News From Vale

May 12, 2015

Saturday, May 16th at 8:30am ornithologist Neal Reilly leads a FREE guided bird walk in the 100 Acre Urban Greenspace and Wildlife Preserve. Both experienced and beginning bird watchers are welcomed. See the migratory species and year round native habitat birds. Meet at the caretaker’s house at 907 State St., Schenectady.

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May 12, 2015

Vale will observe Memorial Day at 10:30 a.m., May 25th with a formal ceremony. Taps, a flag raising, and the National Anthem will be on the program. Veterans’ groups representing all military branches will participate. Local dignitaries will speak briefly at the Veterans’ Plot. Participants will assemble at Vale’s main entrance at 907 State St.

Since 1866 we have honoured the memories of our loved ones who have served in all the wars and most especially, those who made the ultimate sacrifice to our country. It is also a time to remember departed friends and family.

Again this year, Vale is offering to plant potted red geraniums (three plants per pot) on specified graves, which will last through the summer. The FIRST POT purchase is $35 and each additional pot is $25. The price includes the planting and careful maintenance of the entire plot. Two or more plots are recommended.

More information and downloadable order form.

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November 7, 2014

This year’s eight public tours, from April to November, were well attended. The bus provided by Union College was always filled to capacity and the overflow was accommodated by Vale’s own 25-passenger bus. (Incidentally, the vintage 1989 bus is in need of re-pair. Anyone with mechanical skills would be most welcome to tackle the project.)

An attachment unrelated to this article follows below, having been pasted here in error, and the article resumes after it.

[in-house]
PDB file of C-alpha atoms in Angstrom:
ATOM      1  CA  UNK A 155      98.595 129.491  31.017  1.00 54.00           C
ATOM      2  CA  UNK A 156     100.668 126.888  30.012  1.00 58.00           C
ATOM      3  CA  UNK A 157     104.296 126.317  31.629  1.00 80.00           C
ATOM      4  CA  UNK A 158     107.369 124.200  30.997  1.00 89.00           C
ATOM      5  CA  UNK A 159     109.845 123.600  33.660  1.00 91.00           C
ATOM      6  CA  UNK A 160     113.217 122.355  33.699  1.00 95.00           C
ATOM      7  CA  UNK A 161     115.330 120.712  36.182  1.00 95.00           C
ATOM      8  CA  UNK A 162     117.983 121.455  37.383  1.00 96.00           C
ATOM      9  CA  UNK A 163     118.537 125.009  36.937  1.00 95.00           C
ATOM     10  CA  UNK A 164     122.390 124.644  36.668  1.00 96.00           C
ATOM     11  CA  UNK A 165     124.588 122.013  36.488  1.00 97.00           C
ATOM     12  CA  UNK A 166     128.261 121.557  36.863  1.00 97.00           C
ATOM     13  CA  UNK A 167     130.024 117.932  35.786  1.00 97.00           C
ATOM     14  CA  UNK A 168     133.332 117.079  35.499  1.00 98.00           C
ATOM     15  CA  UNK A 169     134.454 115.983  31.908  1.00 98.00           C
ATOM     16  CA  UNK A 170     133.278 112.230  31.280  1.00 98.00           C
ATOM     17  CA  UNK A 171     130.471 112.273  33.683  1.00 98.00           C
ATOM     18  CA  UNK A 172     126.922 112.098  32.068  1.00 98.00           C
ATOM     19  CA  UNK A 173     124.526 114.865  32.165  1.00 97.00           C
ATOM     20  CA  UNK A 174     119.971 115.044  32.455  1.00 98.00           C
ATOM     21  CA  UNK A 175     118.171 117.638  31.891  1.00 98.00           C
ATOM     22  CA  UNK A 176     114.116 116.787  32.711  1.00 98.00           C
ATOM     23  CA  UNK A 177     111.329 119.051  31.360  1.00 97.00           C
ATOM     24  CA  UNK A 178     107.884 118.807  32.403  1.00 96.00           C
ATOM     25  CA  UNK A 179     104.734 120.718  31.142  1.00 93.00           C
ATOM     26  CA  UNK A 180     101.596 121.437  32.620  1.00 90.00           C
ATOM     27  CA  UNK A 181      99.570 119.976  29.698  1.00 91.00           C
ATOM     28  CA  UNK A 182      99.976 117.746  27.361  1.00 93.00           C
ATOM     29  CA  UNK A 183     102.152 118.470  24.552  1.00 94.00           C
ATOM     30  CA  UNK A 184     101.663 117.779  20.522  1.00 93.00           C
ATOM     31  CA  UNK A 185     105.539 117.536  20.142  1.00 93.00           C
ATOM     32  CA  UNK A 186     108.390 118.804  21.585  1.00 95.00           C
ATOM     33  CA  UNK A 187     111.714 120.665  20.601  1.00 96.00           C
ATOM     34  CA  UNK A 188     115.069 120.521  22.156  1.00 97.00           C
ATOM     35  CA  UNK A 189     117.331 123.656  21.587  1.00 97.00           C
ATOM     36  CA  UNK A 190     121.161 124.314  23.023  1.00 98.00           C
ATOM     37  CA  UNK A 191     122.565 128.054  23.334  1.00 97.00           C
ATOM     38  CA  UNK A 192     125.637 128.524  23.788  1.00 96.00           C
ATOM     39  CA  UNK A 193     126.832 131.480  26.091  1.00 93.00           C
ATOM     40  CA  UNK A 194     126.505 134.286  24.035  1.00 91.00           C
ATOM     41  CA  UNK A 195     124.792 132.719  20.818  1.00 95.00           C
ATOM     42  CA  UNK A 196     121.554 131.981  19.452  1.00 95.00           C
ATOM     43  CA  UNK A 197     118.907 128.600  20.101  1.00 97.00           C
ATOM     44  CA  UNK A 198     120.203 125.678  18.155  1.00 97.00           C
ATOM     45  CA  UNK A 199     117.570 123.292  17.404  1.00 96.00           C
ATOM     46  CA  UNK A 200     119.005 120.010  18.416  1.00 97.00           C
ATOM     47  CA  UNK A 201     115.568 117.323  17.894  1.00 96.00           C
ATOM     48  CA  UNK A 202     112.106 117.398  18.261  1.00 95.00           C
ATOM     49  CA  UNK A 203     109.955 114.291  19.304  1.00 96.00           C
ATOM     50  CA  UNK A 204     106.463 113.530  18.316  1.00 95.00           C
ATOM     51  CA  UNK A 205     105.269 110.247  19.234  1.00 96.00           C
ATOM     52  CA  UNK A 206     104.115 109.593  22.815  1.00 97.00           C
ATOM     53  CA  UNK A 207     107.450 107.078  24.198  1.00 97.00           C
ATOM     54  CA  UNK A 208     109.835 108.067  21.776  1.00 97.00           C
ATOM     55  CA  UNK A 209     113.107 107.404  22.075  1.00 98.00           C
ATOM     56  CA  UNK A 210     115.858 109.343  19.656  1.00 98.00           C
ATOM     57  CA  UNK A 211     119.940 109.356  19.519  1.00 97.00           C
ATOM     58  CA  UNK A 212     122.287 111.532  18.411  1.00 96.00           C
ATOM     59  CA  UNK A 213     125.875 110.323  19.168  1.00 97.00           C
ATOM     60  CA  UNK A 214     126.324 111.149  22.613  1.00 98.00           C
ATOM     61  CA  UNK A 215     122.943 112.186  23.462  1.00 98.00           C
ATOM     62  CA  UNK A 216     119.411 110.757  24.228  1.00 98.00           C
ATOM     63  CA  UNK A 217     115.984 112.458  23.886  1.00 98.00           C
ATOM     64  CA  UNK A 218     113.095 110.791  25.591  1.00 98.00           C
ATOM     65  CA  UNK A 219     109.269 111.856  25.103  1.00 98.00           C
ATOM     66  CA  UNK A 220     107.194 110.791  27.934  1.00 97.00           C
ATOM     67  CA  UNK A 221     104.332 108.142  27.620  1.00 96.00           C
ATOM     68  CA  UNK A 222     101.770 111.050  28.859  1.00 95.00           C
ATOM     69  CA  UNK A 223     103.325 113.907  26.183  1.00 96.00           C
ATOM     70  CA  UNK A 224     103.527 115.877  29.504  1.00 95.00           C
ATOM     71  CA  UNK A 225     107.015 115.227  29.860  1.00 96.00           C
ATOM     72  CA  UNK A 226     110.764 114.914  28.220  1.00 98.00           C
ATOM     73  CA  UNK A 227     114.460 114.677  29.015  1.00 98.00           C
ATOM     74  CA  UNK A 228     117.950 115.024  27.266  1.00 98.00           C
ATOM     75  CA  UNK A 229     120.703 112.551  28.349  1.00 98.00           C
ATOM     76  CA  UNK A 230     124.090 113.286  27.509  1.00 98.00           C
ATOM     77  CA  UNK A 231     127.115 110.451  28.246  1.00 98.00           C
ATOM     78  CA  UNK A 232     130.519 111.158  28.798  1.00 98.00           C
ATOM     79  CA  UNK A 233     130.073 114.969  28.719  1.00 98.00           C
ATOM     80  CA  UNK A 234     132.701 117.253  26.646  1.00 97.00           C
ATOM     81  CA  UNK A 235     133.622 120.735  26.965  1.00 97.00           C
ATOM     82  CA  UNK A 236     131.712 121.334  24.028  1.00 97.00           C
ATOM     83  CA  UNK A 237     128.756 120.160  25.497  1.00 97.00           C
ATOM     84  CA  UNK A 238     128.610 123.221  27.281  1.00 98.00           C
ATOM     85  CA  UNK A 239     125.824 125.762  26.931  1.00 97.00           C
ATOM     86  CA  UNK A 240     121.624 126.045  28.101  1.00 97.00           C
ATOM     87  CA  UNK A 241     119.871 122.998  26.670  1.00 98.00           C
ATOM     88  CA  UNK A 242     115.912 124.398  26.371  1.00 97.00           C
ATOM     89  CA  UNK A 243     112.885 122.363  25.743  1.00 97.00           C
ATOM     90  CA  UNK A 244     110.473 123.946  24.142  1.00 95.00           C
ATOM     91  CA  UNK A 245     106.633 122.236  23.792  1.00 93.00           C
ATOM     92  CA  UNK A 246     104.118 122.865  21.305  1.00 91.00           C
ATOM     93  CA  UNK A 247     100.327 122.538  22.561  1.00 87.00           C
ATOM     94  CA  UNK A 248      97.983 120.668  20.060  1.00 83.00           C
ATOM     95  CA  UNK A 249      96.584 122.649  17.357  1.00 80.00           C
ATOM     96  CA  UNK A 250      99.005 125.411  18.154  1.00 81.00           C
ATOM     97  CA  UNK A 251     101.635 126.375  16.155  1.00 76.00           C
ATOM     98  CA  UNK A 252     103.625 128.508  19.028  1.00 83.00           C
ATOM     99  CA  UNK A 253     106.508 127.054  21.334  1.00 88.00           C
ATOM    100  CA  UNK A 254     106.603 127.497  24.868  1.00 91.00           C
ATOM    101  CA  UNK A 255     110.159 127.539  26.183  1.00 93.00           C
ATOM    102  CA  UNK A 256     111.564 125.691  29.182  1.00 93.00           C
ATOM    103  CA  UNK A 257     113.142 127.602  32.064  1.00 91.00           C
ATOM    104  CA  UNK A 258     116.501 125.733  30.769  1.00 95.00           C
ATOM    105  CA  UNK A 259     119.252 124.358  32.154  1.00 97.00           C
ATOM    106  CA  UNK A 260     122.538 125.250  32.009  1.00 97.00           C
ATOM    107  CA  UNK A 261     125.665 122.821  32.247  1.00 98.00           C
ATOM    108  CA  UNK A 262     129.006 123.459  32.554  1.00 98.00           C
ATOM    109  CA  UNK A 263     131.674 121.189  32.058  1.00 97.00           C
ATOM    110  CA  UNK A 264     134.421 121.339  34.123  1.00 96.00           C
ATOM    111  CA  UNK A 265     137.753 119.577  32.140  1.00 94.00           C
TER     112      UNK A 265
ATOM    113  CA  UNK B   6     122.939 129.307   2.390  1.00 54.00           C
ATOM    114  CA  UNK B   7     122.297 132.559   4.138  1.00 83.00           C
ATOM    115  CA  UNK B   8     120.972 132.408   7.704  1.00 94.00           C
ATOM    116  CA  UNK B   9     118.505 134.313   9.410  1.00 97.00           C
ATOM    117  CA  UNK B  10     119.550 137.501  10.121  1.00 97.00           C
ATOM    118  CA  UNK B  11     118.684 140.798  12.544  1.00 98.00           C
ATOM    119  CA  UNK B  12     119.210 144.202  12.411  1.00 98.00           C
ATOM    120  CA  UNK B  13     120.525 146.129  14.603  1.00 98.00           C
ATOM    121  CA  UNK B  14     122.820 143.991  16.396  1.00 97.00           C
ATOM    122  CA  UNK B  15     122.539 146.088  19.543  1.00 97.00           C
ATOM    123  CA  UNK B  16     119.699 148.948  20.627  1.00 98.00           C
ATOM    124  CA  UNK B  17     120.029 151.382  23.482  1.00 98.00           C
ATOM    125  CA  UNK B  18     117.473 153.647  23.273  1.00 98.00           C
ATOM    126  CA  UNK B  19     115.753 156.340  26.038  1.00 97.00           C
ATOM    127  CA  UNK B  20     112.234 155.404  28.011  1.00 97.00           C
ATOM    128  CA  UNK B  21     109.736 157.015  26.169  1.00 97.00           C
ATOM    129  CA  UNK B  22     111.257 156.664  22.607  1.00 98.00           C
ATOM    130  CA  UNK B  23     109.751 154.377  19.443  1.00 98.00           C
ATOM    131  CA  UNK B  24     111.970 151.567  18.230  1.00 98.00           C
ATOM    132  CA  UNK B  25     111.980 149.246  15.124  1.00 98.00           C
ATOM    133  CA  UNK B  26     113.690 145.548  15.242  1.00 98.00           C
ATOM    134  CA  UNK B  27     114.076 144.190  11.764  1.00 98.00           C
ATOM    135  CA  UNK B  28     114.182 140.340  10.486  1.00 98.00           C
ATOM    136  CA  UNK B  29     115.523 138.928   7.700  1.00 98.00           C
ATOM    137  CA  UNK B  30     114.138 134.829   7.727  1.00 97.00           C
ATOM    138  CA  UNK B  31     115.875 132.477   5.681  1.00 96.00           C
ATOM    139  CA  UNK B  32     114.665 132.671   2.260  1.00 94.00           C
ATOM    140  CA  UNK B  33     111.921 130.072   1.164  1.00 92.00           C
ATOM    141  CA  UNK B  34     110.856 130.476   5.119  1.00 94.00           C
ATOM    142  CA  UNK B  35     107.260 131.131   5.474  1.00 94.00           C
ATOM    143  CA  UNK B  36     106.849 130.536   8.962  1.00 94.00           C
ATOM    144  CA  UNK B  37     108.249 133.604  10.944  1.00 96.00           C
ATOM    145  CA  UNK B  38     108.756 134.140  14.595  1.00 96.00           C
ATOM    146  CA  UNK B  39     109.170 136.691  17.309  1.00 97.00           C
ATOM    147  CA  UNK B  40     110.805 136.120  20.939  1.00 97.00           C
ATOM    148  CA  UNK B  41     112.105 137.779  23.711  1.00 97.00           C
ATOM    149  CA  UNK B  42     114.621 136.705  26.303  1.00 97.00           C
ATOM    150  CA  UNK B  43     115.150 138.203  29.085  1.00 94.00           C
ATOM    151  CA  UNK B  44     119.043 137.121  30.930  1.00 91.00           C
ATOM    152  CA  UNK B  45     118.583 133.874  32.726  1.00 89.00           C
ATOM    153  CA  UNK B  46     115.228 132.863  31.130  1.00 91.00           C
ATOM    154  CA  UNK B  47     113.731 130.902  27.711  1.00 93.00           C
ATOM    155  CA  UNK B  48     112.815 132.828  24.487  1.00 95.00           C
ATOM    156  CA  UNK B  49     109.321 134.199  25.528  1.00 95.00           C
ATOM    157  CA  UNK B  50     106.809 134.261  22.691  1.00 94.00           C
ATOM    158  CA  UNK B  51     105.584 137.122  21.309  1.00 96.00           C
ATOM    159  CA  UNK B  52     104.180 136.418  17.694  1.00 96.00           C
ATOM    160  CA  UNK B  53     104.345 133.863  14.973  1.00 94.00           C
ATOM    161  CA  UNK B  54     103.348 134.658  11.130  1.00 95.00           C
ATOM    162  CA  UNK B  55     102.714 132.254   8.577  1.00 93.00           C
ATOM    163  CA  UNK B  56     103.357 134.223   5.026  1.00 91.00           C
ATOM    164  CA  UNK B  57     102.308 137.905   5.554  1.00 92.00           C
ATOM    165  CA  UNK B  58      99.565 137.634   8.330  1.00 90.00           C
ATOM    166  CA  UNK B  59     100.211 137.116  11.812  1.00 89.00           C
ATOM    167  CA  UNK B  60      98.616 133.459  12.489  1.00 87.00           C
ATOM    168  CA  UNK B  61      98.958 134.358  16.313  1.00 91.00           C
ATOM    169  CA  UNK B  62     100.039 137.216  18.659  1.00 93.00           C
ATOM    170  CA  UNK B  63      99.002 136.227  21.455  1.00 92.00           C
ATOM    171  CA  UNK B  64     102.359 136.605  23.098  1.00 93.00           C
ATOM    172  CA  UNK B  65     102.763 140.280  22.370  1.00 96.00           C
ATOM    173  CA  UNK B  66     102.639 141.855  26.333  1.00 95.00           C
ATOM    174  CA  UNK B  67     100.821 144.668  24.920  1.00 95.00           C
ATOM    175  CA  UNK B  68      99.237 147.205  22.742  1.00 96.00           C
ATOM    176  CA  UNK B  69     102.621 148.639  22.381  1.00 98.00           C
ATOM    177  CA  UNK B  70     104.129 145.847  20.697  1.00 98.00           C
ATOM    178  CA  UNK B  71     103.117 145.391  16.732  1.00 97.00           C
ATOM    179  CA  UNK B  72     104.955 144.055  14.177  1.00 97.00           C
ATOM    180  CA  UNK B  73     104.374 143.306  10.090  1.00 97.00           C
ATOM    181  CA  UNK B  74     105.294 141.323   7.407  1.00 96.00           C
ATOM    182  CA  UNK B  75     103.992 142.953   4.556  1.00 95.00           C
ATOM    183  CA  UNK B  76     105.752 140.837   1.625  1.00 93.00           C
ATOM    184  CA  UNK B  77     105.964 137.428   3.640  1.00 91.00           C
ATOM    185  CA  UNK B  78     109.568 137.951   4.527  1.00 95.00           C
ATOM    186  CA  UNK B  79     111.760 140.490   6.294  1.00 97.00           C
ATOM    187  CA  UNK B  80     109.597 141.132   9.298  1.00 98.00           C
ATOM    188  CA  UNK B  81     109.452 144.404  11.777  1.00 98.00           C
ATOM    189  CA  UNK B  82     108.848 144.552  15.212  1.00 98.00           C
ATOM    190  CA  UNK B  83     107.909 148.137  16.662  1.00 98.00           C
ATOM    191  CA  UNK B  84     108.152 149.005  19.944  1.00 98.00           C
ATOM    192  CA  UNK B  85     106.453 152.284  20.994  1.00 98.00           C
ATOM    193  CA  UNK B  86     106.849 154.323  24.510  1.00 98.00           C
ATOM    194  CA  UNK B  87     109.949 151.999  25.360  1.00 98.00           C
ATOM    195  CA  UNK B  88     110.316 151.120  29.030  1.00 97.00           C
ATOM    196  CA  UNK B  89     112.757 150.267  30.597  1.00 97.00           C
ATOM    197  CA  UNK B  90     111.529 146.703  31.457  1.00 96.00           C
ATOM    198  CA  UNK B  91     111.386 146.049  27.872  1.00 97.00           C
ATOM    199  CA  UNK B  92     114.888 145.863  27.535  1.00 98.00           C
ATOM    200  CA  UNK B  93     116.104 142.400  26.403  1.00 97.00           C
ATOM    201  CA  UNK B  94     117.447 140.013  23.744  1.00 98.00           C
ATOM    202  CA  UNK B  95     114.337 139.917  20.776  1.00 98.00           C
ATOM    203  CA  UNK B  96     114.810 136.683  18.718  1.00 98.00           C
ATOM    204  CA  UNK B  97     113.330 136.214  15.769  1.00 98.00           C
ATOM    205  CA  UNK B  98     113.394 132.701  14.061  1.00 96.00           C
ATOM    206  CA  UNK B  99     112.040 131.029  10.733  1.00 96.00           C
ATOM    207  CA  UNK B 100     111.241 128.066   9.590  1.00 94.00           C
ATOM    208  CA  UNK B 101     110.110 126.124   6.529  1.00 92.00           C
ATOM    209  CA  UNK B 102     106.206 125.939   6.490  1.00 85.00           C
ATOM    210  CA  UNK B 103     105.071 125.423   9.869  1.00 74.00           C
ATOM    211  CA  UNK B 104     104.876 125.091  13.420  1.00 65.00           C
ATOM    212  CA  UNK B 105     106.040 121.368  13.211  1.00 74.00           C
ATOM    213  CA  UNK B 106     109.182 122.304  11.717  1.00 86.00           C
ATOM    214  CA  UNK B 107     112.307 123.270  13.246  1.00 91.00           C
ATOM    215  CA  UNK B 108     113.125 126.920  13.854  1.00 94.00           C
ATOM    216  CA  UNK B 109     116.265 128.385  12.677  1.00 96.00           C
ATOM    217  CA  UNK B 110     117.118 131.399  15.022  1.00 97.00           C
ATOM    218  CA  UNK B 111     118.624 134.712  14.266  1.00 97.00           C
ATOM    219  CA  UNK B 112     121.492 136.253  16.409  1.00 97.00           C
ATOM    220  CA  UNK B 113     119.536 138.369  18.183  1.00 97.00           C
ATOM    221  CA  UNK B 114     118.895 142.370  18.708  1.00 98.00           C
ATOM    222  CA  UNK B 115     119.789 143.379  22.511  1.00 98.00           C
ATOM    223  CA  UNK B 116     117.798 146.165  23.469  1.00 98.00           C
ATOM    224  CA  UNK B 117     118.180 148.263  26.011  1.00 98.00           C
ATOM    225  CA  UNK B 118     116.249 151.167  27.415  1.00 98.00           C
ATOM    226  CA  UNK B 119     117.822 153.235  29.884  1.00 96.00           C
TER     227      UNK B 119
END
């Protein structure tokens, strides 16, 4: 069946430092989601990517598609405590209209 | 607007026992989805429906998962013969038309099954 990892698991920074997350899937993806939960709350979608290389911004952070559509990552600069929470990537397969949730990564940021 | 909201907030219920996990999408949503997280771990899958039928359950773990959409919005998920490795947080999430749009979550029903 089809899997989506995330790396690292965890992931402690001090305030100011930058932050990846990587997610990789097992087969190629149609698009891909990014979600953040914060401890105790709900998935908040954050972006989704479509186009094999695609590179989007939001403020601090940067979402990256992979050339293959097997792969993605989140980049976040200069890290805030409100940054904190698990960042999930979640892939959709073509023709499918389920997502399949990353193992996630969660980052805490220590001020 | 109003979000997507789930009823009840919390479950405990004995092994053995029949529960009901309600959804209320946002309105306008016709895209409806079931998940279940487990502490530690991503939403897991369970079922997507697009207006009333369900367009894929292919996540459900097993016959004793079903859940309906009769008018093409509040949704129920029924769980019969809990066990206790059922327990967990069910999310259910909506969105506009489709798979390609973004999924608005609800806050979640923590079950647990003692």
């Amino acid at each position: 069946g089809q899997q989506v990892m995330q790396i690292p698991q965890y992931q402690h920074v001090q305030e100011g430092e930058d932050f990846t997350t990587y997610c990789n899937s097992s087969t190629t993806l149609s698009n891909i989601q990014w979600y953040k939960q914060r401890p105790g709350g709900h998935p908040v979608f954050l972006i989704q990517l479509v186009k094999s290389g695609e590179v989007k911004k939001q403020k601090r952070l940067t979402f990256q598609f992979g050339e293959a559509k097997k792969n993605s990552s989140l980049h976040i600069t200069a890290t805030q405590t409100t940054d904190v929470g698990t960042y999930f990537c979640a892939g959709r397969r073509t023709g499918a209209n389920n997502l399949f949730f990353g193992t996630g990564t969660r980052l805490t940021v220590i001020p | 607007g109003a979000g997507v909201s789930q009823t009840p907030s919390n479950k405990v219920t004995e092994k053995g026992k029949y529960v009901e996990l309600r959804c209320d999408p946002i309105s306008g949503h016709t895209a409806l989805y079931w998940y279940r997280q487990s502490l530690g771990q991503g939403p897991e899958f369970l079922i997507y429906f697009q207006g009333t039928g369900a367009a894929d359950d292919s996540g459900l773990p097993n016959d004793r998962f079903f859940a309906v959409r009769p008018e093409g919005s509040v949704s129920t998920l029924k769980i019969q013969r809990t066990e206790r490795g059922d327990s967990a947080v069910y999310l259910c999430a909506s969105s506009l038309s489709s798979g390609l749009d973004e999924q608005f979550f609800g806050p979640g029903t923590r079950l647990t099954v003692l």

2014 Presenters

This year’s presenters were: Amy Reilly Veino, Sue McLane (two tours), Tom Kelly, Laura Linder, Frank Taormina, Scott Haeffner, and Paul Tracy. Topics

Their topics included: a nature walk, "Notable Women," "Victorian Lady in Mourning," WWI com-memoration, Dutch settlers, Under-ground Railroad, the Revolutionary War, and epitaphs and cenotaphs.

Tour advertising expenses ex-ceeded donations from the tours this year, but those attending ap-preciate Vale’s history and the cemetery’s beauty, often leaving with a new opinion of Vale as a community asset that is safe and a good place to honor the memory of loved ones.

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October 20, 2014

Solar panels

The Vale Crematory is the source of 95 per-cent of funds necessary for the cemetery operation. The crematory operates uses liquid propane fuel at a cost of approximately $72,000 per year.

Savings from Natural Gas

Converting the crematory to natural gas would result in a saving of more than $30,000 annually. This change requires bringing a gas line in from Mynderse Street. However, the proposed line is a long distance and the cost would be significant, estimated at $100,000. Financial contributions are needed for this project.


Preliminary research is underway to deter-mine if solar power would be feasible in supplying some of Vale’s electric power needs. Solar panels could be installed on the large flat roof of the crematory’s garage. This location is approximately a half mile from State Street and not visible to passing traffic.

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October 7, 2014

Urban farmers at Vale

For a few years, the unused land at the Brandywine Ave. section was used as a vegetable garden for the organization Roots & Wisdom. In a grant-supported program, youths were taught agriculture, food production and nutrition. The youths participating in the program came from urban minority neighborhoods and suburban affluent neighborhoods alike.

Produce grown was sold at a Fehr Avenue stand to program subscribers. However, Roots & Wisdom ended the Vale garden due to reduction in grant support.

Transitions is now gardening in Vale. The Vale Urban Farm has an innovative model whereby people contribute eight hours per month of garden work for a percentage of what is grown. A 10 foot by 10 foot community garden plot is available to people contributing two hours of volunteer work to the large garden plot.

Produce from the garden is contributed to the Schenectady Day Nursery and City Mission's meal program. Crops grown included tomatoes, cabbage', collard, peppers, radishes, lettuce, broccoli, spinach, and arugula.
Cathy Winter is the project coordinator. For details, visit

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